As Father's Day approaches, here's a classic from my memory bank.
When we were little, my dad was working as a landscaper at Pepperdine University in Malibu. He would leave the house by 5:30 a.m. to be at his workplace by 6:30 because his shift started at 7. My dad has always been an early riser and an early arriver. He will forever be a hard worker.
We used to live in a two-bedroom house in South Los Angeles and my brothers and I shared a room. My mom opted to get us a bunk bed so that we could have more floor space for toys and for our wrestling matches.
We had a HUGE backyard and I remember that my dad would play us, three on one, and we would hang off his leg and try to shove him so he wouldn’t score on us. It was some of the best moments I ever had with him.
It wasn’t always easy living in South L.A. during the 90’s. We couldn’t be outside past a certain time, crime was commonly high, and no matter how nerdy my parents dressed me, I would still be solicited to join a gang almost on a weekly basis. Somehow, any and all qualified for recruitment.
It was hard for a kid like me in that neighborhood but I wasn’t miserable at all. I had really good friends. My mom would surprise us randomly on school days and take us to Six Flags, Disneyland, Hurricane Harbor, or Universal Studios every single year. We even got to bring friends a few times. I’ll never forget that I would ask why my dad wasn’t with us on most of these trips and my mom would tell me, “he’s working so you could enjoy this.” It was so neat to come home, drained from a day at the theme park, to tell dad all about it. I’m sure he was tired from working all day in the sun but he would listen to me anyway. I know that I would forget to thank him for making those trips possible for us. Yet, he was delighted that we had had so much fun.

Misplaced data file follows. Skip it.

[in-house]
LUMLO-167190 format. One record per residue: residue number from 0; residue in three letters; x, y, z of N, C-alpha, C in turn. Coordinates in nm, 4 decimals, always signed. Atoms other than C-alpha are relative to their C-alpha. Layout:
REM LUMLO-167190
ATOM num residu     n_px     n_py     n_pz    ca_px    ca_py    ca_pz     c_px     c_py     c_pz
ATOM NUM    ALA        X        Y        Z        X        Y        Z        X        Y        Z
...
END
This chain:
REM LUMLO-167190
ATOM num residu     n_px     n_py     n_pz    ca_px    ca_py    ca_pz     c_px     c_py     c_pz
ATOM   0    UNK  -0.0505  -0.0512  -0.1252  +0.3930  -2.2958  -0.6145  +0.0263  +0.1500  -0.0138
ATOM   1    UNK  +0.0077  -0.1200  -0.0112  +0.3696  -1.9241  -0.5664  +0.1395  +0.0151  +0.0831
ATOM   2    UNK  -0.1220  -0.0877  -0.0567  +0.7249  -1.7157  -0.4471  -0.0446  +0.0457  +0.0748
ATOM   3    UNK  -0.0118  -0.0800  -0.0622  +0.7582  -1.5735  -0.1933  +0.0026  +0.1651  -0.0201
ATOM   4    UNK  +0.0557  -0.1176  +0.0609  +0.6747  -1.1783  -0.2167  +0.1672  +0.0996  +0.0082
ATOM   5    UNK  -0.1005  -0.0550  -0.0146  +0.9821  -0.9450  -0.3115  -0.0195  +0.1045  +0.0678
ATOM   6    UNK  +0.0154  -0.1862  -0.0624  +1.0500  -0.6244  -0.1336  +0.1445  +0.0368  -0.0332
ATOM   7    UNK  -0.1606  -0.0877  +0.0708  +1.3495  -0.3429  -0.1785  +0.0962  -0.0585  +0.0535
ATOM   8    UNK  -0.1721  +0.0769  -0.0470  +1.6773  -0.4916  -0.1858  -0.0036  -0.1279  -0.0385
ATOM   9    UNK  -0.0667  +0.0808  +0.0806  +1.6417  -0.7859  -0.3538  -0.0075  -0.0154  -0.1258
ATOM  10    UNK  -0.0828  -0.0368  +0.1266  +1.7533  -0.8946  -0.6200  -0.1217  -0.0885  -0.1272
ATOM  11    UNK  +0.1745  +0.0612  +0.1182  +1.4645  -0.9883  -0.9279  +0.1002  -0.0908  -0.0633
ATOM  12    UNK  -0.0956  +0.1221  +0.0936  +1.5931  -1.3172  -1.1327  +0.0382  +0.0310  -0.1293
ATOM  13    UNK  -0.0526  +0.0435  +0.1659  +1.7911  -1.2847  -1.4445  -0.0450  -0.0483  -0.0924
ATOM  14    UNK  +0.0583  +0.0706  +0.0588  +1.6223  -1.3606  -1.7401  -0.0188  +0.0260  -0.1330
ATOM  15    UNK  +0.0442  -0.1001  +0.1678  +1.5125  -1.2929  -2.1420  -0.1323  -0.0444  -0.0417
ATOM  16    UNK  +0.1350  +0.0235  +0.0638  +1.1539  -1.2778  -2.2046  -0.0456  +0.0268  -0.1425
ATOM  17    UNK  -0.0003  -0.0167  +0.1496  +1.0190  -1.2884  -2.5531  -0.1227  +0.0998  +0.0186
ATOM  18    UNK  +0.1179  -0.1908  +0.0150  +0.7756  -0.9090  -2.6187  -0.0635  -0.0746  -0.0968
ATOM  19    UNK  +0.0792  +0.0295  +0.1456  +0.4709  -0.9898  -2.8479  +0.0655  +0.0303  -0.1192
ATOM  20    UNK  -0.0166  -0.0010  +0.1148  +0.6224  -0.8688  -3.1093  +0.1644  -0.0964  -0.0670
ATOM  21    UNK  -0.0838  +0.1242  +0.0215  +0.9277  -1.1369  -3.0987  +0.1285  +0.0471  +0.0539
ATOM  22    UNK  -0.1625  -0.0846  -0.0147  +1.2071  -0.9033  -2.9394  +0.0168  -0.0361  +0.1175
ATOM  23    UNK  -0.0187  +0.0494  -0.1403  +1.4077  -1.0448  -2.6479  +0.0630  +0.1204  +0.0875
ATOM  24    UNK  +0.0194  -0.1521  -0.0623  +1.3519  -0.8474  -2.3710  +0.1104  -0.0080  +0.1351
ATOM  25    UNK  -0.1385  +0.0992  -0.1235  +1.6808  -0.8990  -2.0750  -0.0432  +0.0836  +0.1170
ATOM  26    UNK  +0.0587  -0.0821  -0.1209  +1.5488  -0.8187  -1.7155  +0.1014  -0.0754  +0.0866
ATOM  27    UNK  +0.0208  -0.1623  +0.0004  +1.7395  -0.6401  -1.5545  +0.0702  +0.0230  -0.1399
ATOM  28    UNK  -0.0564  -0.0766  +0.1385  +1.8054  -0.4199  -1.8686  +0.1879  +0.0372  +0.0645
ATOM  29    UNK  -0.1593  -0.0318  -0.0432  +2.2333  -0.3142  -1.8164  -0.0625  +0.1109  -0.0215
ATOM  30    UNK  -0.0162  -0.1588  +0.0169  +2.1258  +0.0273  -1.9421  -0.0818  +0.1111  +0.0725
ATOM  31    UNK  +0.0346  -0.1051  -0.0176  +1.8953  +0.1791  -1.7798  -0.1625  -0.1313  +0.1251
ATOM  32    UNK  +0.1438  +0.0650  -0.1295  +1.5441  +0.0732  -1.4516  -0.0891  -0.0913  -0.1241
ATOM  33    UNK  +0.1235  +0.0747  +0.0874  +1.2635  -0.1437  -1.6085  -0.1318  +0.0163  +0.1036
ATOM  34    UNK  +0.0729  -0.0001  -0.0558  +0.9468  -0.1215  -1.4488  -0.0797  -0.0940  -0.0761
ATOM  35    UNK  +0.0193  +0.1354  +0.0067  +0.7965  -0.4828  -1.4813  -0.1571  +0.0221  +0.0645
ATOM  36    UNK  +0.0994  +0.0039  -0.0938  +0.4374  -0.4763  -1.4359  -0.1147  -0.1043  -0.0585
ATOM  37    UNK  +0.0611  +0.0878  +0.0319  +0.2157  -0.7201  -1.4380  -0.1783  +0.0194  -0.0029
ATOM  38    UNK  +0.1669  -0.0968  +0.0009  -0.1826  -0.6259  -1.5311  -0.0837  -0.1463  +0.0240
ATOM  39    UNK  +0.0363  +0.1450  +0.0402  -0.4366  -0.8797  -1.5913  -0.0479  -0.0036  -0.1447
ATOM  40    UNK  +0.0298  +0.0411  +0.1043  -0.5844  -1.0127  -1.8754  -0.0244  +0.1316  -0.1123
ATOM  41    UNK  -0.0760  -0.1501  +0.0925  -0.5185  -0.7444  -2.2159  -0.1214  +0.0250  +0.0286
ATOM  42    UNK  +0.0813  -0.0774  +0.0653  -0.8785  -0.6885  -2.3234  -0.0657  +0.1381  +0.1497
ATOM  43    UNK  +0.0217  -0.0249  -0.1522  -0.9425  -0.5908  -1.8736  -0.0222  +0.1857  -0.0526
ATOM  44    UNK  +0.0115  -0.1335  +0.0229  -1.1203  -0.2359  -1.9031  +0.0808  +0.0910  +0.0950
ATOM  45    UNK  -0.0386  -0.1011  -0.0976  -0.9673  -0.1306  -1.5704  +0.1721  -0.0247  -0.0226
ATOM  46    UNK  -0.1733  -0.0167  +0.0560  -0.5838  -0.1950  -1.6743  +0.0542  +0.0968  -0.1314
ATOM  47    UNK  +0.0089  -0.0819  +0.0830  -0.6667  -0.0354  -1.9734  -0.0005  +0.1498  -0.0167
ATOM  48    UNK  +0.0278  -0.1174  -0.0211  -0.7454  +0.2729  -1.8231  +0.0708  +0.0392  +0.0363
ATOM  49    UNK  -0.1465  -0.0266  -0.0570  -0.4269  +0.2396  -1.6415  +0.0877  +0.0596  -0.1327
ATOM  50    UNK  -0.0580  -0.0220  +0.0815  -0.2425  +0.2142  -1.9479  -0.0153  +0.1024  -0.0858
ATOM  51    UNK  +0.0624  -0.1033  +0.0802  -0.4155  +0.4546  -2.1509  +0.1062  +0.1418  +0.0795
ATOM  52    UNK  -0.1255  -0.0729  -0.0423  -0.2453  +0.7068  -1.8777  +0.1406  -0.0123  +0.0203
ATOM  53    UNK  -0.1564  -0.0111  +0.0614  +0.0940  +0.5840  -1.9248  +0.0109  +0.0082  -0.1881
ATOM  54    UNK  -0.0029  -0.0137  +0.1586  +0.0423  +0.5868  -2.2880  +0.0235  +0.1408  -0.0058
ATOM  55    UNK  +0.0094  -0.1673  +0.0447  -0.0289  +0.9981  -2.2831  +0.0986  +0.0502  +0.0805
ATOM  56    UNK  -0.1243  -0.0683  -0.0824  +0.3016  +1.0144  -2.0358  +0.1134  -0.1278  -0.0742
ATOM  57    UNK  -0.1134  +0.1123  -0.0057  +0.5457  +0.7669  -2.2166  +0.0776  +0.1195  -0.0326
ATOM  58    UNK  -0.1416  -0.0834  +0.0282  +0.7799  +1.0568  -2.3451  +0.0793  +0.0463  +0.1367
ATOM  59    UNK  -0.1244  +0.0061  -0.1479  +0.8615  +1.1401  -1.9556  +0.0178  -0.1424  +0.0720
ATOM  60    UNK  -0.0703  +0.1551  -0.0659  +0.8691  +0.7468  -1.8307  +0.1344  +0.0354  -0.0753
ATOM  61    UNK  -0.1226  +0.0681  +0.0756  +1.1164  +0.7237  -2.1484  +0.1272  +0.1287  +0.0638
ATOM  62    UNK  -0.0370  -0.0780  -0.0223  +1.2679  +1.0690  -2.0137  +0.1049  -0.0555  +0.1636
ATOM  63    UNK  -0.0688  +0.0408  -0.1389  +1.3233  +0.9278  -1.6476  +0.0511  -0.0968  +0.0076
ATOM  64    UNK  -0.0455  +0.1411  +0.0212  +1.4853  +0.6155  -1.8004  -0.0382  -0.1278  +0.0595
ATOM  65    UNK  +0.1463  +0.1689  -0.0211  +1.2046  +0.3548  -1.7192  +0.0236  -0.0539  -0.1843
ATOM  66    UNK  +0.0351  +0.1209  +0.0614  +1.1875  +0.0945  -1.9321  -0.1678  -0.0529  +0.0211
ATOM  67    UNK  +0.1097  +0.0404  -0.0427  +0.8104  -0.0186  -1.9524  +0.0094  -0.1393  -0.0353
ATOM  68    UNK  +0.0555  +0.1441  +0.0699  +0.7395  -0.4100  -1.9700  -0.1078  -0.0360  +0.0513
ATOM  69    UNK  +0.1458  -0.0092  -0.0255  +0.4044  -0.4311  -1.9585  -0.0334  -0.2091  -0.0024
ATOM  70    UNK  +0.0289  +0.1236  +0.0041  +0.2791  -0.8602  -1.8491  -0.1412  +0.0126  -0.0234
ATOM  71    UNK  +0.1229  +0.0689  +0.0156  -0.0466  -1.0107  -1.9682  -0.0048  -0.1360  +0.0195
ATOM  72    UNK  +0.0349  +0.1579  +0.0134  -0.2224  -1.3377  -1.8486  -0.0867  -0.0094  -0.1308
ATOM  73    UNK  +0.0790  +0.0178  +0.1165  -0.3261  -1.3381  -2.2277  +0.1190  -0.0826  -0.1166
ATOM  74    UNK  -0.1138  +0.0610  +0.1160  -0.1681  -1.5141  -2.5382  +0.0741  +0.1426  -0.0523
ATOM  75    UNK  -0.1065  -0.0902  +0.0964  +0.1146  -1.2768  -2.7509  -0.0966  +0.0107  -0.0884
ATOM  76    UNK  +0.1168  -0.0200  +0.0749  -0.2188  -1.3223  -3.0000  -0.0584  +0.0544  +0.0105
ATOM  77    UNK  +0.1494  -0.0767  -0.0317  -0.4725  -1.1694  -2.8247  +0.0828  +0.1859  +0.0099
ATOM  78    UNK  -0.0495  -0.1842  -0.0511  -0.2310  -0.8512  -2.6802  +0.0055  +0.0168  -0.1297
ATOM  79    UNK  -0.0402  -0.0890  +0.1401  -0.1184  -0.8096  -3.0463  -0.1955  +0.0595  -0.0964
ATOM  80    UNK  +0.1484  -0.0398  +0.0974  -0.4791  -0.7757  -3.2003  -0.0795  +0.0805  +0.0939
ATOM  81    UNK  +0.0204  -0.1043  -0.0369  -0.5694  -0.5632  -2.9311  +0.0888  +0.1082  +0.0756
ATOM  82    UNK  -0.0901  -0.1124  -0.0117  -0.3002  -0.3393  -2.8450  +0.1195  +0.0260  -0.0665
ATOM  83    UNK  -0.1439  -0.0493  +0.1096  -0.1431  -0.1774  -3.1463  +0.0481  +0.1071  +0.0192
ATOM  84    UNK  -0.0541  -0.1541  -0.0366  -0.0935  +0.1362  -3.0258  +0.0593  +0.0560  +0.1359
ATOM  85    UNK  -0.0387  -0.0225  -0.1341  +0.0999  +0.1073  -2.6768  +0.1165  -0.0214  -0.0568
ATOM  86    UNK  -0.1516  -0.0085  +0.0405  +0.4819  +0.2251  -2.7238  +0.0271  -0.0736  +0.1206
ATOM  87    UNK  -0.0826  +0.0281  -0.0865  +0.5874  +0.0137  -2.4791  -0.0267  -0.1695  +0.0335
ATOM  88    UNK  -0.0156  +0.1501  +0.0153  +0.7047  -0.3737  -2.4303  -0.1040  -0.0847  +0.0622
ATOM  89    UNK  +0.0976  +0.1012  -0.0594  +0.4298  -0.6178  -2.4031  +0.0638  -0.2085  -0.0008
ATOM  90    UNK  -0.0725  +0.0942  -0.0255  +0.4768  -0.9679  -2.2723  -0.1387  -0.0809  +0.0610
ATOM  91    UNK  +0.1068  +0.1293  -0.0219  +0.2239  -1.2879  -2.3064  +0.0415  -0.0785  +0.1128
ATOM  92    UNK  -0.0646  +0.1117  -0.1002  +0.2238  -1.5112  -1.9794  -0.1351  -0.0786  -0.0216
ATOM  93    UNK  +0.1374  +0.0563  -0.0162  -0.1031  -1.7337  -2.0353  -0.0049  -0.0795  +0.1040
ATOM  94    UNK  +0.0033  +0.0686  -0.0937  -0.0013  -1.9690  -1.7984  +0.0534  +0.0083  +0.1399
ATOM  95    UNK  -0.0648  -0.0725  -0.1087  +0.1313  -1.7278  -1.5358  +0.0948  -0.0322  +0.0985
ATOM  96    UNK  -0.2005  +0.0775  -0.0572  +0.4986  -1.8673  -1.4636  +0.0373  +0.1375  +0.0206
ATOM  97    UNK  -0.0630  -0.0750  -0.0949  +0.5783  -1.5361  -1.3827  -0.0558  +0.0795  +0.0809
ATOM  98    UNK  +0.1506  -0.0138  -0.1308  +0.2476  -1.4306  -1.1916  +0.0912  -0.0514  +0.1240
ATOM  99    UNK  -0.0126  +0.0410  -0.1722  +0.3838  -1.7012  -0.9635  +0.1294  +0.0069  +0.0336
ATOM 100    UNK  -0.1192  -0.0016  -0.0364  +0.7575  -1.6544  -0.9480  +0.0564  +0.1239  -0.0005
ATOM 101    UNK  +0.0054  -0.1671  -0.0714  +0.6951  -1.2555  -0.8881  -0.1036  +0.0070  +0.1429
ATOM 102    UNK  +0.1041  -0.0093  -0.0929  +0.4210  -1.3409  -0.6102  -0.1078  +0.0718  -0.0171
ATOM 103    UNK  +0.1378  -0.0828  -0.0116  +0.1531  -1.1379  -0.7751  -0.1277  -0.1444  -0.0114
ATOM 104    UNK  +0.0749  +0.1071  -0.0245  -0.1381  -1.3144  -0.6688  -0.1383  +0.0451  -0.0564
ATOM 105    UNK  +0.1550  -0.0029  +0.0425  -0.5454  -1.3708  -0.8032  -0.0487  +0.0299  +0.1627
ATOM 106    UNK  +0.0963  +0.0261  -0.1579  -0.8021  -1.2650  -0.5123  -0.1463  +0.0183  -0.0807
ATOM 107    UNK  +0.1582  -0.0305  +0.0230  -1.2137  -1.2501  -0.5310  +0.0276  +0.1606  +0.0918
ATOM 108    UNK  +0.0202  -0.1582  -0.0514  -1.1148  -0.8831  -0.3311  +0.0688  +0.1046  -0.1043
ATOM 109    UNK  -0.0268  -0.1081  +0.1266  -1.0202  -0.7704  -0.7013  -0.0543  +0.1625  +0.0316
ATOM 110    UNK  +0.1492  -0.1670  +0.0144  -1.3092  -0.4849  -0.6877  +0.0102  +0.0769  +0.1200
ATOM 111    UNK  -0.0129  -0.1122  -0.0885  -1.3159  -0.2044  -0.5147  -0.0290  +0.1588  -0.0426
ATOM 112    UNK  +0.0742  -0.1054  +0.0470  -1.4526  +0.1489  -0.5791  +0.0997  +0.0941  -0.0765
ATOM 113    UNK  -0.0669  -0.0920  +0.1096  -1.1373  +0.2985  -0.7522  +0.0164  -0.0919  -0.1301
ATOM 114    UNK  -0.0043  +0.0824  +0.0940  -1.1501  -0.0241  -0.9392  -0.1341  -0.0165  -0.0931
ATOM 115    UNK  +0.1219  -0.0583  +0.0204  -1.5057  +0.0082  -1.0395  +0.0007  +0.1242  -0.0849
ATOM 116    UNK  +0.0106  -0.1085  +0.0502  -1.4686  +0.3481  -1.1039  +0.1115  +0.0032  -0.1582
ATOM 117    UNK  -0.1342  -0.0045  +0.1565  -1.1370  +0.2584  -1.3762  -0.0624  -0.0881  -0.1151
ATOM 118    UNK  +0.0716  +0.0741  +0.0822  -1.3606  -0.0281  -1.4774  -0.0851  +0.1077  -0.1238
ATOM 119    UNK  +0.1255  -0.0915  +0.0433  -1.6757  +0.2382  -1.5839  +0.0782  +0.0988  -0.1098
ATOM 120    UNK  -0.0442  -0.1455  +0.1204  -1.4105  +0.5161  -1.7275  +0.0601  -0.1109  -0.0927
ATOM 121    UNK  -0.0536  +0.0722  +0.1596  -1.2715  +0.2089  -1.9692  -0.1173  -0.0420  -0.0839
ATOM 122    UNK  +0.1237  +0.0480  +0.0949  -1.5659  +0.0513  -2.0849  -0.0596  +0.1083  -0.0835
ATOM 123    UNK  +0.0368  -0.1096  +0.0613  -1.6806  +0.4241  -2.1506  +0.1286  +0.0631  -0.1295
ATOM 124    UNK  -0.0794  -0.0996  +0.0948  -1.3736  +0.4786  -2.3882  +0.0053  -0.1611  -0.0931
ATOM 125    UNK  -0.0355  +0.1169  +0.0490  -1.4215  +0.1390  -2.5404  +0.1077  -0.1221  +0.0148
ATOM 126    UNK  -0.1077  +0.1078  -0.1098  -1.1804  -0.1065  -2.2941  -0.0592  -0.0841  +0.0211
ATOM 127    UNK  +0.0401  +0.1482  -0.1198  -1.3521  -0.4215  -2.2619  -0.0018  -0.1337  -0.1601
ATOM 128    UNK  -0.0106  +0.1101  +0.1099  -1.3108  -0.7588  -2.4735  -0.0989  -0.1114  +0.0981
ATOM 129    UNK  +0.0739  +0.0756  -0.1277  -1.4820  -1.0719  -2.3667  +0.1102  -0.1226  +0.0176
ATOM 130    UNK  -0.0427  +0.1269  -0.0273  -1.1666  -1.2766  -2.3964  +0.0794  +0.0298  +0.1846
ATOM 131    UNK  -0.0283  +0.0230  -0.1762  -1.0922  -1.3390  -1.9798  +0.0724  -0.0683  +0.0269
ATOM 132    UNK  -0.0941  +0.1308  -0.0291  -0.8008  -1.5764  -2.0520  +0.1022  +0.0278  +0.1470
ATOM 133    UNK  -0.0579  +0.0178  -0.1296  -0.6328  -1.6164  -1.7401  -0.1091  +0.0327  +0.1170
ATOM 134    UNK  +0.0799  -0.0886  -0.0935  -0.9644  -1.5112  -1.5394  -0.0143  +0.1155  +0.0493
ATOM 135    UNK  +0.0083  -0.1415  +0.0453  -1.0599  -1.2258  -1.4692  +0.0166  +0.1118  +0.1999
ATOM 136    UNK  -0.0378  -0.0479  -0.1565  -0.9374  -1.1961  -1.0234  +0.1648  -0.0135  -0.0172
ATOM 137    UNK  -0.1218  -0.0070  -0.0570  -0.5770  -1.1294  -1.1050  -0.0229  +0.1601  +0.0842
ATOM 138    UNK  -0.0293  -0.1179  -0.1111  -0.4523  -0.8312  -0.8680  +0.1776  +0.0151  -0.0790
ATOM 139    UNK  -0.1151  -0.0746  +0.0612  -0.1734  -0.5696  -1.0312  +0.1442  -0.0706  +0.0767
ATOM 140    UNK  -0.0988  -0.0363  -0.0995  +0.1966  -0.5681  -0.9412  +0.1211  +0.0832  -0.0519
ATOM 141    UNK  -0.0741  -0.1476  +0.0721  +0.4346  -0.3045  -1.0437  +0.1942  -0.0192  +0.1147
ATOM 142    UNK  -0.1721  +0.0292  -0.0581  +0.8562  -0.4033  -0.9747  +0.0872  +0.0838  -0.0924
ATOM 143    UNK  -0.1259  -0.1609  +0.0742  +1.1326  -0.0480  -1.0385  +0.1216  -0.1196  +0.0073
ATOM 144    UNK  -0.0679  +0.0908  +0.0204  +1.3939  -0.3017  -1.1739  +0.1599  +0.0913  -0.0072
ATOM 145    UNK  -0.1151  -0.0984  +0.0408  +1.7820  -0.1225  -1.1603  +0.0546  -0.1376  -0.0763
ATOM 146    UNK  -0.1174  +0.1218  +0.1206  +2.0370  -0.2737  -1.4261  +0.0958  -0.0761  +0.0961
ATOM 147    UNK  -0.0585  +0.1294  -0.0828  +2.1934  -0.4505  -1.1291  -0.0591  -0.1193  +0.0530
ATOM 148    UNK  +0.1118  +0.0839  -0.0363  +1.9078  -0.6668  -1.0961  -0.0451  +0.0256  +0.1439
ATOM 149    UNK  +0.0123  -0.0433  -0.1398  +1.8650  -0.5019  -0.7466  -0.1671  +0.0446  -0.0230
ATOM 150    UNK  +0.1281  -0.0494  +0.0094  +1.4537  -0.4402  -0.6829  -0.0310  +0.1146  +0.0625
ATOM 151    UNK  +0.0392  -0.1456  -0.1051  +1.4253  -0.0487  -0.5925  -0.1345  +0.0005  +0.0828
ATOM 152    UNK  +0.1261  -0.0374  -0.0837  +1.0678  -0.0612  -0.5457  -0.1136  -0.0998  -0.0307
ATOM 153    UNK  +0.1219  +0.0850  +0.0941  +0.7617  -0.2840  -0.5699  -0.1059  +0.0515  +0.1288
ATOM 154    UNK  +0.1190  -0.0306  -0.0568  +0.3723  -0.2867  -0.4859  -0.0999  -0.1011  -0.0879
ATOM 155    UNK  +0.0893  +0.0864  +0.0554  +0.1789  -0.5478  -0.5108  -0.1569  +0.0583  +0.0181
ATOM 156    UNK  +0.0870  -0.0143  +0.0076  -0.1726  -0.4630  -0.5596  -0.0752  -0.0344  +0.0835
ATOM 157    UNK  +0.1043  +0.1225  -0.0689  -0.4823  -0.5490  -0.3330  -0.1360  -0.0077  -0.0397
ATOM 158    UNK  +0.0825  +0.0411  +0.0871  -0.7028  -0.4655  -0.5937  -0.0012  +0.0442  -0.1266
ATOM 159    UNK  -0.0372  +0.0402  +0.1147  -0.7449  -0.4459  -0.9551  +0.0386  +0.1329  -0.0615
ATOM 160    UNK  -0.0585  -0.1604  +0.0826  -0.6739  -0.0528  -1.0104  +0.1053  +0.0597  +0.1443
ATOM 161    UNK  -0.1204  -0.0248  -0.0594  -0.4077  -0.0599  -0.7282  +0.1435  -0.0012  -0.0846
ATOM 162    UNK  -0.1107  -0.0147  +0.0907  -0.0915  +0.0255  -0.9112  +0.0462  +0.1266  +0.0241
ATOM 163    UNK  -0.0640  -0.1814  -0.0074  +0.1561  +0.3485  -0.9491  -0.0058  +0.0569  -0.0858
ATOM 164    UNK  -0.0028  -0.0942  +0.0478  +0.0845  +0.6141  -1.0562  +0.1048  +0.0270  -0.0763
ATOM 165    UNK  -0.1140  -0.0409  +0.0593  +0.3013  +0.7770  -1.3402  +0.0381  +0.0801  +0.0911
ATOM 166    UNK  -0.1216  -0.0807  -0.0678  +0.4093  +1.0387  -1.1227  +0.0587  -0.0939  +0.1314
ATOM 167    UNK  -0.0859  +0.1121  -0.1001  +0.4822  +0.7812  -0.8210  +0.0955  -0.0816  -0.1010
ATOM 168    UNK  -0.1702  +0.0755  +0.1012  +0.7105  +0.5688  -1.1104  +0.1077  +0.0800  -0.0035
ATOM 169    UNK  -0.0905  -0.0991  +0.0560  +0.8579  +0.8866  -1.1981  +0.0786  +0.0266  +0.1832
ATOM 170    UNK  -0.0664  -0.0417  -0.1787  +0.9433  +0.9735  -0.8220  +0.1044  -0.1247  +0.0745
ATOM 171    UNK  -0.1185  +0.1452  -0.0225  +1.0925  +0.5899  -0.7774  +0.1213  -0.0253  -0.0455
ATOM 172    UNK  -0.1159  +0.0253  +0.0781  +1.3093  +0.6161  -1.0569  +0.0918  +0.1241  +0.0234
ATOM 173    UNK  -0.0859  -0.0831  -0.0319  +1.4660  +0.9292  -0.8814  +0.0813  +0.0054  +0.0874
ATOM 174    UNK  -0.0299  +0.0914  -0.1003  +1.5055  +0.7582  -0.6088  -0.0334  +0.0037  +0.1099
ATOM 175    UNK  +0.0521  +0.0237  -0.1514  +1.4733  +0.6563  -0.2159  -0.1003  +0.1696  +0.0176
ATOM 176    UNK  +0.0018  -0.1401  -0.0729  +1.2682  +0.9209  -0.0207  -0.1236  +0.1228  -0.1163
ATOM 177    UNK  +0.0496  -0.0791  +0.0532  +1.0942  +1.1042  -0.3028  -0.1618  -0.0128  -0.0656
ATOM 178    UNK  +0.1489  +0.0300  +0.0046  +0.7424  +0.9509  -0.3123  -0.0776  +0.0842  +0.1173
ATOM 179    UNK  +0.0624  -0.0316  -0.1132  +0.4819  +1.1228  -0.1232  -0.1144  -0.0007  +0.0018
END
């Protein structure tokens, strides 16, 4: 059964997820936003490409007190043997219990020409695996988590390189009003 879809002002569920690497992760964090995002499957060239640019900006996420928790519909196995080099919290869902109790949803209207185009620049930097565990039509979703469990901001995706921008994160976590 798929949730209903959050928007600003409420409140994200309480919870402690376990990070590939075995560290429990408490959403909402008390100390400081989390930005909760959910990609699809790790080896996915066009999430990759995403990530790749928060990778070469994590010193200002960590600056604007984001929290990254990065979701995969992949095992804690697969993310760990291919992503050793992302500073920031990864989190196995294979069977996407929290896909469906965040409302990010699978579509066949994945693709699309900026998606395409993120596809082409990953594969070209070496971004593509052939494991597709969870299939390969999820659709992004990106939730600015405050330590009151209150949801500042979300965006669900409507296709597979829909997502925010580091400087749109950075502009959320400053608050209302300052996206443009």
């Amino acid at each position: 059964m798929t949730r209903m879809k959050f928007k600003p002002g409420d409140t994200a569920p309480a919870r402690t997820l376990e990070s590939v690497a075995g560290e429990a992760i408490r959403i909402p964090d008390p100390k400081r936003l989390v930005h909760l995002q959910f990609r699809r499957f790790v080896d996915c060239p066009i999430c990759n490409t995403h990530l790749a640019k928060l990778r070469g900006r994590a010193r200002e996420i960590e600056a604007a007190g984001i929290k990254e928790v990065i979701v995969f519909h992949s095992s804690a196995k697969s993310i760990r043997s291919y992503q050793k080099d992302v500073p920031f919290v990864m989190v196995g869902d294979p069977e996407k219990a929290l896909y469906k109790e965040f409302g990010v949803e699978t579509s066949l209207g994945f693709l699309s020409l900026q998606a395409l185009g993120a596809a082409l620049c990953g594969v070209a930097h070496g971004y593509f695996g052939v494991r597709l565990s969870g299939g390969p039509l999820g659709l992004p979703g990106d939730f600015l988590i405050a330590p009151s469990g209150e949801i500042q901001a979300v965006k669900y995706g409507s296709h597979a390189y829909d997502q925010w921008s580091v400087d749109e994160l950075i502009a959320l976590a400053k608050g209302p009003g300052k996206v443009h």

My dad signed us up for soccer because he thought we could actually be good at it. He would come to our games and cheer us on and continued to do so even when we played in High School. I didn’t turn out good at all. I just wasn’t dedicated. I’d play one year and refuse to play the next. So when my senior year came along and I made the team, I pretty much rode the bench all season. Yet, if I looked over my shoulders at the stands, there sat my dad waiting to see his son get into the game.
I would feel so embarrassed when I didn’t play at all because I knew he had taken time out his busy day to come support our team. I never gave him that proud moment I’m sure he didn’t want to miss. You know, the one where I score a difficult goal to win the game and I point to him as my teammates rush me in celebration while he explodes with excitement. You know what I’m talking about right? Well, it never happened.
As much as I knew he wanted that moment, I wanted to give it to him even more. I couldn’t shake it off and it stuck with me for a long time. I felt like I owed it to him for all the times he took me after work to kick the ball around, for driving me to my practices and games, for buying me good cleats every single season with his hard earned money, and for always being there as a fan.